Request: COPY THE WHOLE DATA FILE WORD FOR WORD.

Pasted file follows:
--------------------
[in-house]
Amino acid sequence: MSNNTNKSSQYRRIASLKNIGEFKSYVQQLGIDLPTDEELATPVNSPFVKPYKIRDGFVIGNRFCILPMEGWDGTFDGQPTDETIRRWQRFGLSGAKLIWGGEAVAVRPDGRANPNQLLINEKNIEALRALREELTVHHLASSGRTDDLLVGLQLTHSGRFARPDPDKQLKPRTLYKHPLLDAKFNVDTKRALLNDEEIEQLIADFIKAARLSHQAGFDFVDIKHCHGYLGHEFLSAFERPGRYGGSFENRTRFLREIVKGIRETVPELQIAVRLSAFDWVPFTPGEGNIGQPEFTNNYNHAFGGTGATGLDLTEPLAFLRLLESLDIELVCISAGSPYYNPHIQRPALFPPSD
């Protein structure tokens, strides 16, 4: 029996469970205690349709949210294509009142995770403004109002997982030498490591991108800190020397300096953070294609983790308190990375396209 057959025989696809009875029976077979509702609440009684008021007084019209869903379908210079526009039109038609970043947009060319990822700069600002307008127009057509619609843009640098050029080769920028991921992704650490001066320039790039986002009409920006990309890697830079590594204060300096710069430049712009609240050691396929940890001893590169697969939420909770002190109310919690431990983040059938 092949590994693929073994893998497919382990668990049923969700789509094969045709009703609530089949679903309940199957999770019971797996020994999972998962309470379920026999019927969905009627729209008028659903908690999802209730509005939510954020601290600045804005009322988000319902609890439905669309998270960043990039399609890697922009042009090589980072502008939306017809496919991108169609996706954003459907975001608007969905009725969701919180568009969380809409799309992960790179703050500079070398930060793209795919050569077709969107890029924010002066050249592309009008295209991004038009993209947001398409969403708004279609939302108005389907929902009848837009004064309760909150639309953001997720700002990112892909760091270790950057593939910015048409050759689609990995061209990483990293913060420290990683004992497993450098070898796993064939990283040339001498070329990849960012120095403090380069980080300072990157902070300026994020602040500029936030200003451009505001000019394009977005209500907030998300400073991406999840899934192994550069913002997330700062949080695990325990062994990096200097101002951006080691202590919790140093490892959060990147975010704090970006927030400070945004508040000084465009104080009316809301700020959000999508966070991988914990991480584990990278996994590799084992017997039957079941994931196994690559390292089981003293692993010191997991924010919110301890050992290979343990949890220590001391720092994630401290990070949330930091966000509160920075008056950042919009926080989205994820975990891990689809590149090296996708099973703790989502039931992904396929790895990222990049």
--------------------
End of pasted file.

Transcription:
[in-house]
Amino acid sequence: MSNNTNKSSQYRRIASLKNIGEFKSYVQQLGIDLPTDEELATPVNSPFVKPYKIRDGFVIGNRFCILPMEGWDGTFDGQPTDETIRRWQRFGLSGAKLIWGGEAVAVRPDGRANPNQLLINEKNIEALRALREELTVHHLASSGRTDDLLVGLQLTHSGRFARPDPDKQLKPRTLYKHPLLDAKFNVDTKRALLNDEEIEQLIADFIKAARLSHQAGFDFVDIKHCHGYLGHEFLSAFERPGRYGGSFENRTRFLREIVKGIRETVPELQIAVRLSAFDWVPFTPGEGNIGQPEFTNNYNHAFGGTGATGLDLTEPLAFLRLLESLDIELVCISAGSPYYNPHIQRPALFPPSD
């Protein structure tokens, strides 16, 4: 029996469970205690349709949210294509009142995770403004109002997982030498490591991108800190020397300096953070294609983790308190990375396209 057959025989696809009875029976077979509702609440009684008021007084019209869903379908210079526009039109038609970043947009060319990822700069600002307008127009057509619609843009640098050029080769920028991921992704650490001066320039790039986002009409920006990309890697830079590594204060300096710069430049712009609240050691396929940890001893590169697969939420909770002190109310919690431990983040059938 092949590994693929073994893998497919382990668990049923969700789509094969045709009703609530089949679903309940199957999770019971797996020994999972998962309470379920026999019927969905009627729209008028659903908690999802209730509005939510954020601290600045804005009322988000319902609890439905669309998270960043990039399609890697922009042009090589980072502008939306017809496919991108169609996706954003459907975001608007969905009725969701919180568009969380809409799309992960790179703050500079070398930060793209795919050569077709969107890029924010002066050249592309009008295209991004038009993209947001398409969403708004279609939302108005389907929902009848837009004064309760909150639309953001997720700002990112892909760091270790950057593939910015048409050759689609990995061209990483990293913060420290990683004992497993450098070898796993064939990283040339001498070329990849960012120095403090380069980080300072990157902070300026994020602040500029936030200003451009505001000019394009977005209500907030998300400073991406999840899934192994550069913002997330700062949080695990325990062994990096200097101002951006080691202590919790140093490892959060990147975010704090970006927030400070945004508040000084465009104080009316809301700020959000999508966070991988914990991480584990990278996994590799084992017997039957079941994931196994690559390292089981003293692993010191997991924010919110301890050992290979343990949890220590001391720092994630401290990070949330930091966000509160920075008056950042919009926080989205994820975990891990689809590149090296996708099973703790989502039931992904396929790895990222990049």